Huge thanks to the publisher, Penguin Random House, for offering a free ARC of this in exchange for an honest review.
And this is a tricky book to review: after a few plot-driven narratives, it was a sudden change of pace which was a tad disconcerting and took a little while to find my feet. But once I did, this became a hauntingly quietly powerful exploration of a very troubled mind.
Vesta Gul, is that troubled mind and our protagonist and narrator. And – oh boy! – she is a deeply unreliable one prone to obsession, paranoia, panic and mythomania. Living reclusively on the edge of a lake with her dog Charlie for company, having moved across country on her husband’s death, in an old Girl Scouts summer camp. On one day, whilst walking Charlie in the woods, she discovers a note pinned down by rocks on the path:
From there, Vesta’s mind leaps to assumptions and guesswork and imagination – recreating the person Magda from nothing more than the name and informed by nothing more than a passing familiarity with television crime drama and the language of Madga’s stream of consciousness is very cinematic – cliched? – in places:
Here is her dead body. Surely there was more to say. Where was Magda? Was it so hard to come up with a description of her corpse, tangled in the brush under a fallen tree, her face half sunken into the soft black dirt, her hands hog-tied behind her back, the blood from her stab wounds leaching into the ground? How hard was it to imagine a small golden locket glinting between sodden birch leaves, the chain broken and dashed through the new, tender, hairy grass?”
Oh but I love that description of the grass: “hairy”. That’s wonderfully vivid, if a little animalistic.
And why can’t life roll along the same familiar lines of cinematic cliche? It would make things much easier! Because that is how Magda expects life to work: she attempts to solve the – death? murder? case? – case of Magda with moments informed by Sherlockean attempts at deduction and amateur sleuthing, treating the case like a putative detective novel. And like all detective fiction writers, nothing really happens outside the confines of her own mind.
Or does it?
Magda’s whirling list of suspects – pushed on by character sheets printed from the internet – start to find resonances in the handful of characters in her secluded life: the neighbours, the local policeman, the disfigured store owner, a woman she bumps into in the library. Vesta is unhinged – obviously – but Moshfegh creates from her “mindspace” such a shifting sense of threat that you cannot help but share it. My grandparents suffered from dementia and I recall the horrors they had of burglars in the night, of the strange old woman in the mirror staring at them, of not recognising family or carers. Vesta’s voice felt eerily familiar.
Vesta is therefore hugely sympathetic, but difficult to like as a character: her prejudices are brought very much to centre stage and her comments about people’s appearances – she has a particularly thing about “fat” people – and her judgemental prickliness is authentic but unsettling. But the real story here, for me is Vesta’s own. Through her interior monologue, her stream of consciousness, we see snippets of her life with her husband Walter and their relationship, which shed much more light on the difficulties I had with Vesta’s characterisation. The slow revelations, the implication of toxicity in that relationship, was particularly haunting.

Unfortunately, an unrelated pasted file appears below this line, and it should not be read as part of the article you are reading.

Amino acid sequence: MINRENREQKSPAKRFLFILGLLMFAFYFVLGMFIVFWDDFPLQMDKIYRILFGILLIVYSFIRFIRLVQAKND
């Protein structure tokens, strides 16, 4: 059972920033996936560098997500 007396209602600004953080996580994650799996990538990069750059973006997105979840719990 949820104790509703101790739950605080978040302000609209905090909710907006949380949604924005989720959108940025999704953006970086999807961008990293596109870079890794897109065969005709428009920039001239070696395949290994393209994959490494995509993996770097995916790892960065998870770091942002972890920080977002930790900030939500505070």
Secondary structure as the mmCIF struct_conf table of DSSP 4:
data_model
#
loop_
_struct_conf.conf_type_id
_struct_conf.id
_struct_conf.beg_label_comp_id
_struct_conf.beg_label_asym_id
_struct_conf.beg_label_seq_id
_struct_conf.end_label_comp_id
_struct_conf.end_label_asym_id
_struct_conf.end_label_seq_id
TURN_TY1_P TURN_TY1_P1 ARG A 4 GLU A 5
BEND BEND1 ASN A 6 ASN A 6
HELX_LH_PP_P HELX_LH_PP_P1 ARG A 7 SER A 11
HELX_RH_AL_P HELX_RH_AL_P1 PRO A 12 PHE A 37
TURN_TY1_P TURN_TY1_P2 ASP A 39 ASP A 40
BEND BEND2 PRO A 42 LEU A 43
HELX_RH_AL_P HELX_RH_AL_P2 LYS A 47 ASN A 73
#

I would like to pay special attention to one episode that I particularly enjoyed: the episode with the neighbours on whose lawn Vesta collapses – the woman dying of cancer but hosting a murder mystery party to “celebrate me. Better now than when I’m gone.” These pages, where Vesta responds to, comments on and recoils from the neighbours brings the dark humour of the novel to the fore, but alongside that paranoid terror.
But, oh poor Charlie!
Plot / Pace: ⭐⭐⭐
Publisher: Penguin Random House
Date: 21st April 2020
Available: Penguin Random House
Again, a David Mitchell book is an event, and a thing of beauty! But the music industry is not my natural setting and again I was caught between this and another book – Daisy Jones and the Six in this case – and Daisy Jones was read first. This time, because it was nominated on a book club I was part of.
Bonus: The Lies of Locke Lamora, Scott Lynch
They say that the Thorn of Camorr can beat anyone in a fight. They say he steals from the rich and gives to the poor. They say he’s part man, part myth, and mostly street-corner rumor. And they are wrong on every count.
Only averagely tall, slender, and god-awful with a sword, Locke Lamora is the fabled Thorn, and the greatest weapons at his disposal are his wit and cunning. He steals from the rich – they’re the only ones worth stealing from – but the poor can go steal for themselves. What Locke cons, wheedles and tricks into his possession is strictly for him and his band of fellow con-artists and thieves: the Gentleman Bastards.
This one has been on my TBR for years. Literally years. I have heard nothing but praise for it, but so far have never quite got around to reading it! Go figure!
So, there we go: a range of books that I got in 2020 – save for the Scott Lynch – and do regret not reading during the year. Is regret the right word? Probably not to be honest: I do not regret the reading that I did do last year at all. But these are books that I would like to find time to catch up with this year – before prize season hits us again!
Pop in the comments below your thoughts on these – maybe let me know which I should read first!